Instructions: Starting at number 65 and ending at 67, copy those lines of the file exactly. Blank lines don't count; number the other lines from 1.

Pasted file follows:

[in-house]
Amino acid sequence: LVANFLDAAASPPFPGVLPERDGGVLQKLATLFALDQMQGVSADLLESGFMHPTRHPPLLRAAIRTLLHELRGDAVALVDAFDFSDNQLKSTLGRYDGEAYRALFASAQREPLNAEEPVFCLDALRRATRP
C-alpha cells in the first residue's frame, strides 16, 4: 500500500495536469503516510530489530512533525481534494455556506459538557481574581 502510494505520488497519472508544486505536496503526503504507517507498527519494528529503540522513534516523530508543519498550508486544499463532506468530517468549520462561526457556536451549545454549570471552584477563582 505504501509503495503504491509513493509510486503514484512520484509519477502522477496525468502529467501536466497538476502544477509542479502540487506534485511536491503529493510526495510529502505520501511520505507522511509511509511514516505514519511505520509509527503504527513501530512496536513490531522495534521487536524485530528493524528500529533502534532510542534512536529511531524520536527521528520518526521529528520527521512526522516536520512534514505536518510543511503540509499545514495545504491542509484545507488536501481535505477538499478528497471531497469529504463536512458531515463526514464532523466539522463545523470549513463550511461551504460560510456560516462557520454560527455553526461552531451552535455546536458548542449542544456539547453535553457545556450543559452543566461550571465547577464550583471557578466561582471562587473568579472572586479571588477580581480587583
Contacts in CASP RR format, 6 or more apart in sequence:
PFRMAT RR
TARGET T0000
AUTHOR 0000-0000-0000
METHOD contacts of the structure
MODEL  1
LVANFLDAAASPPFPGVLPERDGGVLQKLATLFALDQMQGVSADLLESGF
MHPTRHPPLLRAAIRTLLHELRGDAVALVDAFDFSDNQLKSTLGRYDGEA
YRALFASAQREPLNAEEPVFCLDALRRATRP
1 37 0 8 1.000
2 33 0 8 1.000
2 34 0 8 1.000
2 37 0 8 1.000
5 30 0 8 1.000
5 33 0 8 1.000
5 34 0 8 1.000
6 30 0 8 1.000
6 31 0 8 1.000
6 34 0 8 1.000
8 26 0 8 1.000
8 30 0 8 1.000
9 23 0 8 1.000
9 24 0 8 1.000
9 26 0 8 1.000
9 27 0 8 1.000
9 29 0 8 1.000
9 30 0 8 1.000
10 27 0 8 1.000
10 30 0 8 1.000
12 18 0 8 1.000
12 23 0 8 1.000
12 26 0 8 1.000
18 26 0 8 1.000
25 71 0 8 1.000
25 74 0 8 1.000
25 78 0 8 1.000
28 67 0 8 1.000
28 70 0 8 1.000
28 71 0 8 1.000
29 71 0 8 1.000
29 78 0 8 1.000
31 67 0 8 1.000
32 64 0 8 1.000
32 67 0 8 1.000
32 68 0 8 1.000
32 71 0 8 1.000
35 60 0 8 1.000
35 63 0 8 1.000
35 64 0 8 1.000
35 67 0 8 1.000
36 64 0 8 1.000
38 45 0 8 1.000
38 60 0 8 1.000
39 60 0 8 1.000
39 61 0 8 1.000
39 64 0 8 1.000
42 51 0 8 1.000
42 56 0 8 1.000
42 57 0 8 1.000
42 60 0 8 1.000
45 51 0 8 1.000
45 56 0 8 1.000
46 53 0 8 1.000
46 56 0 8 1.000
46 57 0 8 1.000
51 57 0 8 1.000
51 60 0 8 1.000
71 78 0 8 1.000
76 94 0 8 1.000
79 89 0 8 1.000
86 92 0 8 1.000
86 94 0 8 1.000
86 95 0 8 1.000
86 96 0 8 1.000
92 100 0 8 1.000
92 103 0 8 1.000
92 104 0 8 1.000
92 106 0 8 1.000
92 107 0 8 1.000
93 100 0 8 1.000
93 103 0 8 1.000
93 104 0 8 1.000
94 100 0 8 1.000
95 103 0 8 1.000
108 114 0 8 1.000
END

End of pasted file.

45 56 0 8 1.000
46 53 0 8 1.000
46 56 0 8 1.000